Poop is part of parenthood.
Just let that sink in for a few seconds if you don’t already have babies. Every moment of every day is like a moment spent waiting for a poop explosion. So when Monday night happened, I really shouldn’t have been so surprised.
As Rick and I were finishing our dinner, Ricky went off to play in the living room. Suddenly, something began to smell. You know where this is going. I looked down on the floor to see turd after turd on the ground. Following the trail, I was (obviously) led to my potty training two year old.
I had to turn around and laugh. I couldn’t help it: my juvenile sense of humor always seems to choose these inopportune moments to kick in.
When I regained my composure, I ran my sweet boy up to the bathroom, thinking this was just a little accident, no big deal. Boy was I wrong. It was so bad, I had to use the dog sprayer to wash him off in the tub.
He, of course, loved every second of this “shower.” While his mama was left gagging on the side of the tub. Yes, my friends, it was THAT bad.
Once I got him cleaned up, the bathroom sanitized and used the carpet cleaner, along with 15 Lysol wipes, on the floor, things were relatively back to normal. Because you really do have to take everything that parenthood throws at you, even if it’s…poop.
And really, this was just a summation of a crazy day. By the time the crap got cleaned up, I was ready for the day to be done. Which led to a total mommy fail later that evening, when I was just trying to get some laundry done before bed.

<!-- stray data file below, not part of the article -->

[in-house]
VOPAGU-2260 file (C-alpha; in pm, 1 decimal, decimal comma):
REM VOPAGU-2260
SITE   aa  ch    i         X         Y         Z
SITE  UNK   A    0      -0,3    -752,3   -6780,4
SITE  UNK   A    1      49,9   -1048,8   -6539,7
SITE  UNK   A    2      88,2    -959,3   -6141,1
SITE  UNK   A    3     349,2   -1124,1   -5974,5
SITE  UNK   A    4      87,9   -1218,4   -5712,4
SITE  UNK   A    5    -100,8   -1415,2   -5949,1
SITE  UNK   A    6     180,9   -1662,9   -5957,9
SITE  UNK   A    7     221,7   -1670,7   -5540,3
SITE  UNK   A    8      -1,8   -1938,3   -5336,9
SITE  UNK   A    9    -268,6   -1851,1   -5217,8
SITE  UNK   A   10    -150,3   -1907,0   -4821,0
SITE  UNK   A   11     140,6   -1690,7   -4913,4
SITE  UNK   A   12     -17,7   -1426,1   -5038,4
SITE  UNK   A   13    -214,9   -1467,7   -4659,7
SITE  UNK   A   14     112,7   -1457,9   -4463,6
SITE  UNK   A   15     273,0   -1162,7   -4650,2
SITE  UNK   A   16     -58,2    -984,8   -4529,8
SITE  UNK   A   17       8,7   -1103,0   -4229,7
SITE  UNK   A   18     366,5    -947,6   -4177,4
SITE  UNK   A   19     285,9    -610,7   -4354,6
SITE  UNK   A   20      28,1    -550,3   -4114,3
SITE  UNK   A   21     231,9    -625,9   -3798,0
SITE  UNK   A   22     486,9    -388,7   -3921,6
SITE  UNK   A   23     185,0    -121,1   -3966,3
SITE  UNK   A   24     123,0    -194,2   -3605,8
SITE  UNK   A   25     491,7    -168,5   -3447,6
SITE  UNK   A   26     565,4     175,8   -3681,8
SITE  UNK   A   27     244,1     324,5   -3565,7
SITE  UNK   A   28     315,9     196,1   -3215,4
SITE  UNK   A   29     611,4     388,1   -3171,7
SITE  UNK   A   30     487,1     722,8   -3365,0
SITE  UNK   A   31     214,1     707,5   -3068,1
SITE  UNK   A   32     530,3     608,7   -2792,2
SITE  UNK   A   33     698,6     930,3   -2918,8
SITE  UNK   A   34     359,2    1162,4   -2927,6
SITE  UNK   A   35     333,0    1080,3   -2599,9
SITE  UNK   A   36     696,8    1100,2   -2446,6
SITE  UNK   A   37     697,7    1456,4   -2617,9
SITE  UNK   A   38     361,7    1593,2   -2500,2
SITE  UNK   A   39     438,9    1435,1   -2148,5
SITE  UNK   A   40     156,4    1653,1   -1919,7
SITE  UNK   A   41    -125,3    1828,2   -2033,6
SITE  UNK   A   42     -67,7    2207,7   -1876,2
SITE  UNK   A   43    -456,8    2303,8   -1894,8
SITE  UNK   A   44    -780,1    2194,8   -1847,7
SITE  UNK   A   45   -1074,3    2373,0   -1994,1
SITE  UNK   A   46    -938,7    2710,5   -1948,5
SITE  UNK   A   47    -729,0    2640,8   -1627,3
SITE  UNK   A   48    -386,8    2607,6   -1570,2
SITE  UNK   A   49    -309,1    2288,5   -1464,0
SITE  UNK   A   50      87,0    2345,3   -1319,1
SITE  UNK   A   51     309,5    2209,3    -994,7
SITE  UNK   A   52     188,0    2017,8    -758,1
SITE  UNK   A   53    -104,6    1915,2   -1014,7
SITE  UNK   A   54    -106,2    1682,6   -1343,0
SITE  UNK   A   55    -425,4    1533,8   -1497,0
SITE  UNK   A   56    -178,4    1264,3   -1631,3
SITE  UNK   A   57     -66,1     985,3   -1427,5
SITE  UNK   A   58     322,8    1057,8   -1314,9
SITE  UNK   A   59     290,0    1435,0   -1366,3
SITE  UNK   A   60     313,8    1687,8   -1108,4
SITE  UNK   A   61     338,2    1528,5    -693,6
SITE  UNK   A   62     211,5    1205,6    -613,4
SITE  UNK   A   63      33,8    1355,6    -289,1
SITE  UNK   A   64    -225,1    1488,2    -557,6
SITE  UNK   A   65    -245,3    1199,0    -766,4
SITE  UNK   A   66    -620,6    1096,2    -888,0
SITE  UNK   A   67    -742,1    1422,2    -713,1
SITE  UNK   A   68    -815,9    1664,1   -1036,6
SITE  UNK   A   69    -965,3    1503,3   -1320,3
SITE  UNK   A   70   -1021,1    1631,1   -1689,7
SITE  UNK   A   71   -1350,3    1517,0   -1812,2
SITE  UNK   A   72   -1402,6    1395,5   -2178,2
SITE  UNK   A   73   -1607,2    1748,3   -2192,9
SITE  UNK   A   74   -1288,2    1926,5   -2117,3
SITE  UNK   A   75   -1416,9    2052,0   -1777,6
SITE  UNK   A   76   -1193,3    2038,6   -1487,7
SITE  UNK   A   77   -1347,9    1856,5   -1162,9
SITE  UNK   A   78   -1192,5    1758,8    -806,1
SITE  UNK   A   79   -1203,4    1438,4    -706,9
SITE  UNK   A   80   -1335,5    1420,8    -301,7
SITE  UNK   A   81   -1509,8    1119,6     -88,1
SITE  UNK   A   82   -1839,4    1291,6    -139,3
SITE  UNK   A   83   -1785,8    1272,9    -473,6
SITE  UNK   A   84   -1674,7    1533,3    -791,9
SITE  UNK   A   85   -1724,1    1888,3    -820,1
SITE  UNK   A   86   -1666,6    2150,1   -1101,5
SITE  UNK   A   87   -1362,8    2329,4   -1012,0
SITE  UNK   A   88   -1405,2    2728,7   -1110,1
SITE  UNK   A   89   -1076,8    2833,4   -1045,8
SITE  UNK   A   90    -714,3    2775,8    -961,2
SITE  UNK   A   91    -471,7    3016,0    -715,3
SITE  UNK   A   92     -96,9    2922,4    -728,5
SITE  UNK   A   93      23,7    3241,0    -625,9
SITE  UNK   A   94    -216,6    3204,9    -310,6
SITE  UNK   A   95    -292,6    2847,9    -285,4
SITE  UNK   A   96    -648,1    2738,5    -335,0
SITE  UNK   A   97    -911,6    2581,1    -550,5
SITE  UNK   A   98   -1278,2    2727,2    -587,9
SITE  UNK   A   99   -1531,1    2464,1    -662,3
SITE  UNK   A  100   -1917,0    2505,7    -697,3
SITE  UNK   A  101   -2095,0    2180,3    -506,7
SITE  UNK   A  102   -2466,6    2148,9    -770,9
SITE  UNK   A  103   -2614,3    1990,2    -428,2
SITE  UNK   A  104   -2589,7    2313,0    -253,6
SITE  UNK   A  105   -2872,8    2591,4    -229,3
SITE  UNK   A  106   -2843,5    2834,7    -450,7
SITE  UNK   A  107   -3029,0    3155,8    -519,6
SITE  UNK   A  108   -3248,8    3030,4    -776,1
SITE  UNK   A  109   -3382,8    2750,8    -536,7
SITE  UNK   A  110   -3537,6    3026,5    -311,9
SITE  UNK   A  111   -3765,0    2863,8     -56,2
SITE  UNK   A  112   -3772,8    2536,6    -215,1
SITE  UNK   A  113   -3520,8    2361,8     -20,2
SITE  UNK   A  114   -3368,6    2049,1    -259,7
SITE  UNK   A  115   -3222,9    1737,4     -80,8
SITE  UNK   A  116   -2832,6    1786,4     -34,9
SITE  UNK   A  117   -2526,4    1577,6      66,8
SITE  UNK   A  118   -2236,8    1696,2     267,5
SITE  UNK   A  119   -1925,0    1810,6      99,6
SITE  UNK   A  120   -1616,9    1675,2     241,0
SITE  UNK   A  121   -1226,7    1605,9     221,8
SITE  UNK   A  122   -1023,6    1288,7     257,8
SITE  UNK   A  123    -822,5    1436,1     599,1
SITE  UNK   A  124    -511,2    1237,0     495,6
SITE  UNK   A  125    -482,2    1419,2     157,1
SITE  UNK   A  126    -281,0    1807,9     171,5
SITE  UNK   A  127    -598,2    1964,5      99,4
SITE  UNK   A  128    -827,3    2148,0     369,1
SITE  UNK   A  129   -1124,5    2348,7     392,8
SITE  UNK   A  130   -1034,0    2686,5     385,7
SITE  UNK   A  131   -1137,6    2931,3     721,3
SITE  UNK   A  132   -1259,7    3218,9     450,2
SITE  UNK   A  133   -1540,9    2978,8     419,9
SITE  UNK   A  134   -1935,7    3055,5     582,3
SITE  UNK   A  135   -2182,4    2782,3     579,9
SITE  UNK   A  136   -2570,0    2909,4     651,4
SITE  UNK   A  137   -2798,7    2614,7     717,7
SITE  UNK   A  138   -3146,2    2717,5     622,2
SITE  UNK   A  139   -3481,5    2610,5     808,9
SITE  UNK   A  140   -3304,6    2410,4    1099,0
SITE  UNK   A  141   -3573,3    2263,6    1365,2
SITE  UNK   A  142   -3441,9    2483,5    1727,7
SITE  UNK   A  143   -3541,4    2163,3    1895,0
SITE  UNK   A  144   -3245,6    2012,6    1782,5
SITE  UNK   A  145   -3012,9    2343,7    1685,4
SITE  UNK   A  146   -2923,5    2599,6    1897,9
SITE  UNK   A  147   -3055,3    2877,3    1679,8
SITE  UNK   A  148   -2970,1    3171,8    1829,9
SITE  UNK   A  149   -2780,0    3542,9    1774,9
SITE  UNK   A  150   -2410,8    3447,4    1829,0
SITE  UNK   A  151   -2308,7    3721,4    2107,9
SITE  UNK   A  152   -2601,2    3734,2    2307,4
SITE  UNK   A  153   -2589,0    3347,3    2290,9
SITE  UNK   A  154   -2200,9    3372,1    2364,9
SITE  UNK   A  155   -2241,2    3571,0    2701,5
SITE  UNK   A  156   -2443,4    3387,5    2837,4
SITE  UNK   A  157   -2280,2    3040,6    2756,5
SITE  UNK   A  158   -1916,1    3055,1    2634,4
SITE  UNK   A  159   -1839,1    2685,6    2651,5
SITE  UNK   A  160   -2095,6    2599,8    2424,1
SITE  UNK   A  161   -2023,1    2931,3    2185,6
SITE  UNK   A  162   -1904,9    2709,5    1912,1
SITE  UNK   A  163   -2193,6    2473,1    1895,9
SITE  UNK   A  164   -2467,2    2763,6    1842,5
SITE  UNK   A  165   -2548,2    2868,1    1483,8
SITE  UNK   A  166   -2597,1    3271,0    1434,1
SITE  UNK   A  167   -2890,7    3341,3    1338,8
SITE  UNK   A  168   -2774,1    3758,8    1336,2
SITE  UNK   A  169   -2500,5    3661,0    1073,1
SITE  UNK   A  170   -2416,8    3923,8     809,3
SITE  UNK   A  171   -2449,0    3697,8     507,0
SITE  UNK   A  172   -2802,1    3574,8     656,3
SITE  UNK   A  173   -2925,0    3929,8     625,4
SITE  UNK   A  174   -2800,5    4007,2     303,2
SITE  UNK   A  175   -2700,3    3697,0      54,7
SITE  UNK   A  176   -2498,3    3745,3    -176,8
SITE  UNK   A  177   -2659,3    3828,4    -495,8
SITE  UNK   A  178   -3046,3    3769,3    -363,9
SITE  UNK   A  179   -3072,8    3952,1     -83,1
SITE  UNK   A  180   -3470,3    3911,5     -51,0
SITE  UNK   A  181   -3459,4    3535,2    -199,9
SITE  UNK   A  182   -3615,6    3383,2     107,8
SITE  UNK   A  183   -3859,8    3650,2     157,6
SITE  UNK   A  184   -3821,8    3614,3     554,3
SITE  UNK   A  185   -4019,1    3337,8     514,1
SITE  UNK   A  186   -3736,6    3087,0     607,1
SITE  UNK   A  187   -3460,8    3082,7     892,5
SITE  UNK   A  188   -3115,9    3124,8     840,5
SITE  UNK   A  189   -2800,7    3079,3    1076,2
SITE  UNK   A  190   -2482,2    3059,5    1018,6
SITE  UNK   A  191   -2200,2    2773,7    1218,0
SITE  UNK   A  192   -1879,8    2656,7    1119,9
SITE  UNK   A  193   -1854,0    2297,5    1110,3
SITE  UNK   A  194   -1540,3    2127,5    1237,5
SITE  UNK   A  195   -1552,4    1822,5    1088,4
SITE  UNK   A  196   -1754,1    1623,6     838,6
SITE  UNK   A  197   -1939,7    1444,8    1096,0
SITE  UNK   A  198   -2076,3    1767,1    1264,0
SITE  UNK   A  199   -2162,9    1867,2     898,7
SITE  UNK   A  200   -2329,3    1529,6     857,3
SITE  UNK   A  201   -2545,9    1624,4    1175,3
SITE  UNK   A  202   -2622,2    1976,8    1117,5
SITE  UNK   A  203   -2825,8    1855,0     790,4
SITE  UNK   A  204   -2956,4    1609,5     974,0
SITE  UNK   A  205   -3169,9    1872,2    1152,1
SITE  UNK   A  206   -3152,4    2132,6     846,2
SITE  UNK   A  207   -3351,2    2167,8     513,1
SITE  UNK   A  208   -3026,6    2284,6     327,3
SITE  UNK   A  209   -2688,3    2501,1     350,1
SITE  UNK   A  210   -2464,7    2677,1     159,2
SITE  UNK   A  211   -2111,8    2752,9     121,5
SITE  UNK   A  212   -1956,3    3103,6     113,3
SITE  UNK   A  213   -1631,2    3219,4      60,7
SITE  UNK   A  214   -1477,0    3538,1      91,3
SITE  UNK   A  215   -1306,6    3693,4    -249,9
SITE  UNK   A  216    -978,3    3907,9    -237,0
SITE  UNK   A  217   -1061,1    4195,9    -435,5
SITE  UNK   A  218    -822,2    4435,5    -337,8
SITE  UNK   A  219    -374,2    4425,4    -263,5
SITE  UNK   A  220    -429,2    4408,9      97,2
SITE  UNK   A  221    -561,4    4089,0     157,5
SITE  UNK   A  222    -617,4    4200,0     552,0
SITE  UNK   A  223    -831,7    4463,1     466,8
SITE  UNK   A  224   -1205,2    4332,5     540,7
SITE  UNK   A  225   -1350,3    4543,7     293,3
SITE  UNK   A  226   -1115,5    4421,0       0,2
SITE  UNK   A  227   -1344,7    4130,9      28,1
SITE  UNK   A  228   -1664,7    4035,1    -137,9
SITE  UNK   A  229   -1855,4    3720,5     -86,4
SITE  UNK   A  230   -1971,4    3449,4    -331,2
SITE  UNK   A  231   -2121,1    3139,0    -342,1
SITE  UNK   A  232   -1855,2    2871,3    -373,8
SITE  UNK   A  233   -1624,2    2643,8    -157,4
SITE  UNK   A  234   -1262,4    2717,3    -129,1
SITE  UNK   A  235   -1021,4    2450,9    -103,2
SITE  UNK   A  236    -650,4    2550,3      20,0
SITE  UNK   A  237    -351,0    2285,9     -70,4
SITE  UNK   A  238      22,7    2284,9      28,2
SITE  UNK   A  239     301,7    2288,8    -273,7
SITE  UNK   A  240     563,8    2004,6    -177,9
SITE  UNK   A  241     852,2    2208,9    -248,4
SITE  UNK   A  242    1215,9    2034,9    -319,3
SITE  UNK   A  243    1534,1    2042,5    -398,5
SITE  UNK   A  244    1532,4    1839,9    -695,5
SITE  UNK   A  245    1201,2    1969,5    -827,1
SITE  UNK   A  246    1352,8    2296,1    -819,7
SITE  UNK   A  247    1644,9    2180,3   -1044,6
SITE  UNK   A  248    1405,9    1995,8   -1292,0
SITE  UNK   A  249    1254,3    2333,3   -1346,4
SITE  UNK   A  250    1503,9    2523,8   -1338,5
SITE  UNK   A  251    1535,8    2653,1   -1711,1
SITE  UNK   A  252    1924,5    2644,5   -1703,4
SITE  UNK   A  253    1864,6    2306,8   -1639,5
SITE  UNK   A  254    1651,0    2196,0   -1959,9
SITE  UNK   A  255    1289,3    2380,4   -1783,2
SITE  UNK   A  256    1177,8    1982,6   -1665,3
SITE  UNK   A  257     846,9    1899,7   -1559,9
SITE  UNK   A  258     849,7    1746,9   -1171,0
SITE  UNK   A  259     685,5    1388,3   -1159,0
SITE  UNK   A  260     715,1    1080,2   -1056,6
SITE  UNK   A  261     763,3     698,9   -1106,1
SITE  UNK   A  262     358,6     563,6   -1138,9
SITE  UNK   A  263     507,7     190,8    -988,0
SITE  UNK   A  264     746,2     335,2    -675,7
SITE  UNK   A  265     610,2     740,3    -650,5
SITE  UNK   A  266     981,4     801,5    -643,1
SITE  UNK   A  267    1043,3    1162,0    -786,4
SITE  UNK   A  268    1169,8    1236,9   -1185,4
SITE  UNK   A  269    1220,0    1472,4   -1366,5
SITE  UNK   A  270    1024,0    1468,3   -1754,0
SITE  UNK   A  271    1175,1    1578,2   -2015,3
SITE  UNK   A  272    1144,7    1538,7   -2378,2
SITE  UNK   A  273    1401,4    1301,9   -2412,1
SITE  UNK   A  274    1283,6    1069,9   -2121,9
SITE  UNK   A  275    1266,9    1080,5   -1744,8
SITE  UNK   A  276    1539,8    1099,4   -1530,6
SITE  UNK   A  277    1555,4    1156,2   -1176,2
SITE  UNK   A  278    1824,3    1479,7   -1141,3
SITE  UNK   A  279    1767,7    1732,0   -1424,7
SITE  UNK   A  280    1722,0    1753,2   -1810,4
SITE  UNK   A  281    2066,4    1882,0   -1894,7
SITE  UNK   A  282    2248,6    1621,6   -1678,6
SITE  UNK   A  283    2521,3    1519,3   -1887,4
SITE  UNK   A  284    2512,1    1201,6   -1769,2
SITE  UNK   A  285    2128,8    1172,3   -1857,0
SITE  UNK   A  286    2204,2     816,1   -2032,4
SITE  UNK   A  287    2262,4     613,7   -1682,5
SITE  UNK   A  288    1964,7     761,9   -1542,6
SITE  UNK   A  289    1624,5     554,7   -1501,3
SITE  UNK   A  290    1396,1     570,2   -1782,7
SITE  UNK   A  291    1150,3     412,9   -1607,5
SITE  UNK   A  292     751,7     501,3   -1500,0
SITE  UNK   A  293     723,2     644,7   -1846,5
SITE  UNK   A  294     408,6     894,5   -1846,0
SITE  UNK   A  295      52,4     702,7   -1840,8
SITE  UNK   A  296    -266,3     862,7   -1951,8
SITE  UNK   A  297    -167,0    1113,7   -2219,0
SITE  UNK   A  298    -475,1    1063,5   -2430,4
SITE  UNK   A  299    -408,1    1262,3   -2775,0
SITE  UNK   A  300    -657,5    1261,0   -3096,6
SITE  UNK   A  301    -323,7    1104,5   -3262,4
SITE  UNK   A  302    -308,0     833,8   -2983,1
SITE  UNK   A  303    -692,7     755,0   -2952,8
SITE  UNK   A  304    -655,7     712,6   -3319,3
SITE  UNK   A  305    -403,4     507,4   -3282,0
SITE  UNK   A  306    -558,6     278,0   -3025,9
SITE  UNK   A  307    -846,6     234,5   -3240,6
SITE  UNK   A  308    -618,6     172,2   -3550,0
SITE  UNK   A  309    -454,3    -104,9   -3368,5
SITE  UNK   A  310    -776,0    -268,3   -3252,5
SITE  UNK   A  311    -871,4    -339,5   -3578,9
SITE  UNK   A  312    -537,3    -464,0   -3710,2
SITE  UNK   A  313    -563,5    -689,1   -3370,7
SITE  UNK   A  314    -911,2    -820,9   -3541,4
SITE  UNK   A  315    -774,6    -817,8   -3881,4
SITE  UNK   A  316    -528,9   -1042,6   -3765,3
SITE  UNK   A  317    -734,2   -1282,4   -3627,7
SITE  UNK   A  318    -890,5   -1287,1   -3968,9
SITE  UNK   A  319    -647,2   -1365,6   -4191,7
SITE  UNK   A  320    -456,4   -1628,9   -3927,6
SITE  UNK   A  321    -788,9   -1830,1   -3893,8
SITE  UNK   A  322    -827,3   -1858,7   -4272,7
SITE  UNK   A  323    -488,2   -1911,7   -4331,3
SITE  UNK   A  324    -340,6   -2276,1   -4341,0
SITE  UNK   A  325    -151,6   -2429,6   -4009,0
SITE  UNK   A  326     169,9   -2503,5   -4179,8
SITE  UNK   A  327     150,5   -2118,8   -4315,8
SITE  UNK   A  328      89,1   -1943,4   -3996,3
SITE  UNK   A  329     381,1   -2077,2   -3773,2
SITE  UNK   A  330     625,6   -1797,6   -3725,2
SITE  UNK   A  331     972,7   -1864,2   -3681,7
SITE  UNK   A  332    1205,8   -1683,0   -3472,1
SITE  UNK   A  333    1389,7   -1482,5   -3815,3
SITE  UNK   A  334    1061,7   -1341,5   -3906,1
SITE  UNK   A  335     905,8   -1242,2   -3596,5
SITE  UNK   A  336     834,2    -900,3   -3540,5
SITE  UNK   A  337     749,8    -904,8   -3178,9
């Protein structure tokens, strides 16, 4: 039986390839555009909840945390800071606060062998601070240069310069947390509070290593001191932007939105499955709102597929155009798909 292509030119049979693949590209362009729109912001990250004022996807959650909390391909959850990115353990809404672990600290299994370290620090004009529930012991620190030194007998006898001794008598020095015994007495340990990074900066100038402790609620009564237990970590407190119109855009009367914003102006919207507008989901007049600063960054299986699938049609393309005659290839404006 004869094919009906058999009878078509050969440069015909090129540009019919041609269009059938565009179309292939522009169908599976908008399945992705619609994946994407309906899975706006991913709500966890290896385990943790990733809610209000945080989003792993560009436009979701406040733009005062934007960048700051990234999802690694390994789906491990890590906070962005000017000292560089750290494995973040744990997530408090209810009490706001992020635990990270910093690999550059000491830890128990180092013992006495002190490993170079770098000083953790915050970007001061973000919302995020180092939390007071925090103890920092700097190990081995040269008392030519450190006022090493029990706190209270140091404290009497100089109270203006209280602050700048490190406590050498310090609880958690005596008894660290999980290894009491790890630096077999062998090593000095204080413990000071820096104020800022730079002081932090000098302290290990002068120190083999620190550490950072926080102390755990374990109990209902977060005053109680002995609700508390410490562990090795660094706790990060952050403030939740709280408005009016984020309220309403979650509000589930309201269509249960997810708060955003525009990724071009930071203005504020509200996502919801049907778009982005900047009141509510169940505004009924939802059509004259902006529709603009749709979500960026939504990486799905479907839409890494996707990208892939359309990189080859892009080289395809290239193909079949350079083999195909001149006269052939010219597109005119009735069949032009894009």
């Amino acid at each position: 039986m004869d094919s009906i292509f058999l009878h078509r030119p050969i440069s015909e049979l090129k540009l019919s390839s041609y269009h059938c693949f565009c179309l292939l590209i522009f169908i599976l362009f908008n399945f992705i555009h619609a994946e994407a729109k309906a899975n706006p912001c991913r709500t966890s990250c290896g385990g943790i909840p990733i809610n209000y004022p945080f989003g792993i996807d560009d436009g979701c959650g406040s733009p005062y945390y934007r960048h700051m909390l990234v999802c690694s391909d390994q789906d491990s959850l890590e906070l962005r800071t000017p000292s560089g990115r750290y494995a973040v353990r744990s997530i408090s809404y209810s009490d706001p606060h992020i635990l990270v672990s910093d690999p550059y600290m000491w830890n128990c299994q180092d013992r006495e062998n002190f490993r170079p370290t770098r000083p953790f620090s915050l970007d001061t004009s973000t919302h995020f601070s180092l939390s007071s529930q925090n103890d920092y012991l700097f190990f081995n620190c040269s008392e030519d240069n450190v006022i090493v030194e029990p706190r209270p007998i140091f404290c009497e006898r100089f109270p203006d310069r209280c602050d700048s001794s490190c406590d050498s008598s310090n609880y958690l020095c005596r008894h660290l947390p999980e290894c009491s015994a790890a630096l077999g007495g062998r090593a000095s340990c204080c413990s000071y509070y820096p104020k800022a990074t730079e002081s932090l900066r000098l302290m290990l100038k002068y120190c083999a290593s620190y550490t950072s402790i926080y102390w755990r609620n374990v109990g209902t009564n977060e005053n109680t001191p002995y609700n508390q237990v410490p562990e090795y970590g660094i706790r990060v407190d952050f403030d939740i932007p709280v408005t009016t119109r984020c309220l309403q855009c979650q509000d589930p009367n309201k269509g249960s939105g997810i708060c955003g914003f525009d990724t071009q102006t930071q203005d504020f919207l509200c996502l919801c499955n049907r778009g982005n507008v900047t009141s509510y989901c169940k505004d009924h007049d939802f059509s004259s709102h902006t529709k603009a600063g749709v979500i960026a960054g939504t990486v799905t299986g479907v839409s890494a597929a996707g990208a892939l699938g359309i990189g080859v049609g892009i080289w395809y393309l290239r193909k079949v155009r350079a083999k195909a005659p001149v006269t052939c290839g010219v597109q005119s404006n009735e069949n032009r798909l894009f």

Ricky wanted to help. And if you’ve ever invited an almost-three-year-old to do laundry with you before, then you know how much extra effort it can take to just check this task off of your list. No only do they want to help fold, they want to take apart, and re-fold, everything that comes out of the dryer. They want to move laundry from the washer to the dryer, one item at a time, at a seemingly snail’s pace.
So as Ricky came down to the laundry room, asking to help, I said, “no Ricky. Mama’s going to do this quick and then we have to get ready for bed.”
And he replied, “Please mama? I want to help.”
I could feel my heart softening. “No, honey. Go pick out some books to read at bedtime, please.”
And then the clincher, “Mama, you will be so happy if I help you.”
Yes, my child has me down pat. Tug on the heart strings, and you will get to help. Besides: who could POSSIBLY say no to that?
As I pulled everything, item by item, out of the washing machine for Ricky to examine and place gently in the drier, I realized how much these little moments mean to him, and how this is what is shaping him as a person. As much as we think the big moments are what’s important, it’s the mundane, little ones that mean the most.
So I encourage you, friends, even when you’re utterly exhausted from cleaning up poop, and wiping boogies out of noses, and cleaning up dinner, and switching the laundry, to include your babies when they want to help. It might take a little longer to check everything off of your list, but you’ll feel pretty fulfilled once they’re tucked into bed.